Johannesburg Consumers’ personal data and money is compromised as international cyberhackers make South Africa their new hunting ground.
The security data breach at Experian, a consumer credit reporting company, this week highlighted the country’s lax information technology (IT) that has made South Africa the third-highest country in the world to be hit by cybercrime.
The hacking of Experian has exposed 24million consumers and almost 794 000 business entities whose information can be used to commit fraud and theft.
Matthew Gaskel, business analyst at Synthesis Software Technologies, told The Star that there was no such thing as being “completely secure with your data”.
He warned that hackers would keep coming with new resources and skills, pouncing on websites and corporate systems.
“We are starting to see more international hackers now in the country and this is due to lack of security.
“Also, given the amount of money we have within our banks and entities, international hackers have found a juicy spot.”
He said the Experian incident was a social-engineered attack at corporate level.
“This is more of a corporate level vulnerability. It raises questions as to how Experian communicates with its clients.
“It means there’s an agreement that they share, but the security of this communication is coming under the microscope.”
Gaskel said a data breach means that data was exposed and not stolen.
“It requires continuous operation and maintaining security, as the system evolves we need to make sure that it’s secure. Due to the Covid-19 pandemic, the transition to remote working has also attracted hackers, which might expose a number of corporates.”
A report released by Accenture on May 27 shows South Africa has the third most cybercrime victims globally, losing R2.2 billion a year.
The report said that the problem was significant and the country had experienced a cross-industry spike in attacks last year. “Threat actors may perceive South African organisations as potentially having lower defensive barriers than those of more developed economies. They may also think they face a lower chance of incurring consequences for their malicious activity.”
The report asserted that minimising of cybercrimes included making use of security and threat intelligence, protecting against internal threats and people-based attacks, and focusing on compliance, applying standards and best practices.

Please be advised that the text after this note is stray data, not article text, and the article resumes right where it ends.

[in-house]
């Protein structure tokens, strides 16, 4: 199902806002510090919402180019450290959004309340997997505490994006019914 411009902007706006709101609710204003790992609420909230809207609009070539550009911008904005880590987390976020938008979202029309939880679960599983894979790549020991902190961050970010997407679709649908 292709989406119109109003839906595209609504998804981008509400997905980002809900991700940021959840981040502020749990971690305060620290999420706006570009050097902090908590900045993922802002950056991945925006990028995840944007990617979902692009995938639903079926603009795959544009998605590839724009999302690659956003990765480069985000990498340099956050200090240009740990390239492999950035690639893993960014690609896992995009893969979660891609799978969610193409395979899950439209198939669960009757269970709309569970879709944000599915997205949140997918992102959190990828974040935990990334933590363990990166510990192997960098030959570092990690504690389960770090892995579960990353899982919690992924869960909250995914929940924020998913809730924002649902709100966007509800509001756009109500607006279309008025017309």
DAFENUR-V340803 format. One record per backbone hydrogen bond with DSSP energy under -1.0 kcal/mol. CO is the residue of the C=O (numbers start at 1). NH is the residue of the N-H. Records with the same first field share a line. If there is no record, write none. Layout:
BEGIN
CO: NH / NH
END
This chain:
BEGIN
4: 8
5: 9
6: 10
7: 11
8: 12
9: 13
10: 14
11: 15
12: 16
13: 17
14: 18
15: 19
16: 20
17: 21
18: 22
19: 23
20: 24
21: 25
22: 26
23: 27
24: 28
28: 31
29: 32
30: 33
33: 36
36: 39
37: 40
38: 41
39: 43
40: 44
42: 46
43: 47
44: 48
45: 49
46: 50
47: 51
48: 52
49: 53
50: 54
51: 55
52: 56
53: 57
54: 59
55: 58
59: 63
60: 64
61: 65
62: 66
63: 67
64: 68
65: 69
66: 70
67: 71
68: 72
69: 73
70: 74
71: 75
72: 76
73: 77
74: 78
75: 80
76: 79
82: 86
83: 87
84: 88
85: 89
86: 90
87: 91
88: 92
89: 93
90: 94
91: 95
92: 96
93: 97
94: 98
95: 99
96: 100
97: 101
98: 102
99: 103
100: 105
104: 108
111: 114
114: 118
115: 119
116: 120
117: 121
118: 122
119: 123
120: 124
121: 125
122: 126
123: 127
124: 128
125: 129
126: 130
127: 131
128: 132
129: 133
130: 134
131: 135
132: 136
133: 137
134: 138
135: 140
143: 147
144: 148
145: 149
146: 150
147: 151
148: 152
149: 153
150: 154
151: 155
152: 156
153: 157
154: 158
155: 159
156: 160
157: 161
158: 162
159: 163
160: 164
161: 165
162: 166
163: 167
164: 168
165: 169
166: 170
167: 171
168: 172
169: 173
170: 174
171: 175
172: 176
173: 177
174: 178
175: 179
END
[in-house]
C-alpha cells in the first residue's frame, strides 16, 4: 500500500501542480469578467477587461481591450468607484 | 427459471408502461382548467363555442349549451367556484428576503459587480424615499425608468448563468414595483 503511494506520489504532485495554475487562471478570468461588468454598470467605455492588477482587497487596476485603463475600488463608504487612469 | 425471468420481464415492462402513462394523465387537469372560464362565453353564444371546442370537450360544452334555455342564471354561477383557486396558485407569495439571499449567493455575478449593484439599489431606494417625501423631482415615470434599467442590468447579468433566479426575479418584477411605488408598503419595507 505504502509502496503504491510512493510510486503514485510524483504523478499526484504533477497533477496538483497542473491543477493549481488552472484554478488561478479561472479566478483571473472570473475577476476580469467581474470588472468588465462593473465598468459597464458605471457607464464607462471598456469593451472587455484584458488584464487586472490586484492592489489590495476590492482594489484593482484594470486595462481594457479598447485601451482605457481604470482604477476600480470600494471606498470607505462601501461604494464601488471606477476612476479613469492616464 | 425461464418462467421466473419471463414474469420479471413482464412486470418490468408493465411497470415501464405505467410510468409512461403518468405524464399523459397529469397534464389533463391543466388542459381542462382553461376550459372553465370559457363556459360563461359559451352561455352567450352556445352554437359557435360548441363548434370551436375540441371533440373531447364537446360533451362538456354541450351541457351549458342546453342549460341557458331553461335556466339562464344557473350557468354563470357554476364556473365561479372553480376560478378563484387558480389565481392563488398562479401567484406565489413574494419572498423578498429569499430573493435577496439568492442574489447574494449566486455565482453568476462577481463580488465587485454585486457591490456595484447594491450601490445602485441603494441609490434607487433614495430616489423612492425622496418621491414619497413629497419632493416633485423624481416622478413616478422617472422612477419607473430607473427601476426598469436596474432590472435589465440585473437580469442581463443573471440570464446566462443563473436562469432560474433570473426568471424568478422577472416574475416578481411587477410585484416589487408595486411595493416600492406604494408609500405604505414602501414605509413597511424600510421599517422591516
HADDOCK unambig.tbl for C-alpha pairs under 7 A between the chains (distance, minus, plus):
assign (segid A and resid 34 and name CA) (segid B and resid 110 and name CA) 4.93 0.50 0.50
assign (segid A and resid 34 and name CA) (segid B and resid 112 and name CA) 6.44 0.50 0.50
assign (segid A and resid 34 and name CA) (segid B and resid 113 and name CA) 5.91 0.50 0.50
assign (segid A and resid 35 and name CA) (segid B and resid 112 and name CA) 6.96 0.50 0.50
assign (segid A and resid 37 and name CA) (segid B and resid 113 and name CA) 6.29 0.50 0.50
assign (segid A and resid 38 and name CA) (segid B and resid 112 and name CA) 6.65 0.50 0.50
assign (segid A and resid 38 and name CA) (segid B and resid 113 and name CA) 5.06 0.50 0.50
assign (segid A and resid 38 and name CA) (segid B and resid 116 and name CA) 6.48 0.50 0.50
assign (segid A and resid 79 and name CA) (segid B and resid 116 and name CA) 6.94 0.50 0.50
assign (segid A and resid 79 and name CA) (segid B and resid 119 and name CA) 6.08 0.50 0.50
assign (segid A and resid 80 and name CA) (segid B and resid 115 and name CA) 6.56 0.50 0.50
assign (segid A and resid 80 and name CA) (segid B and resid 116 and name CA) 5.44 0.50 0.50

Last year, the City of Joburg was hit with a similar experience when it detected a network breach, which resulted in unauthorised information entering its network system, forcing it to shut down its website and e-service as a security measure.
The hackers demanded four bitcoins with an estimated value of R500000 and threatened to leak the residents’ information.
Striata security expert Alison Treadaway said the Experian attack was another example of how vital it was for security to be a priority across the organisation.
“This shows just how important it is that organisations which hold customer data have the right policies and procedures in place, but also educate their staff on what kind of information they can give out and when they can do so.”
Treadaway warned consumers to be more vigilant than before.
“They should be even more vigilant around phishing attempts than usual. Cybercriminals are more sophisticated than ever, especially when it comes to convincingly spoofing bank emails and websites. Your real bank will never, however, ask for your password or PIN,” she said.
Maher Yamout, senior security researcher at Kaspersky, a global cybersecurity company, said such threats can jeopardise users’ personal information and make them subject to online identity theft and phishing attacks.
“We urge all users who think they might have been affected to stay vigilant and careful online.”
Major banks have also advised their customers to be vigilant and provided guidelines to keep them safe.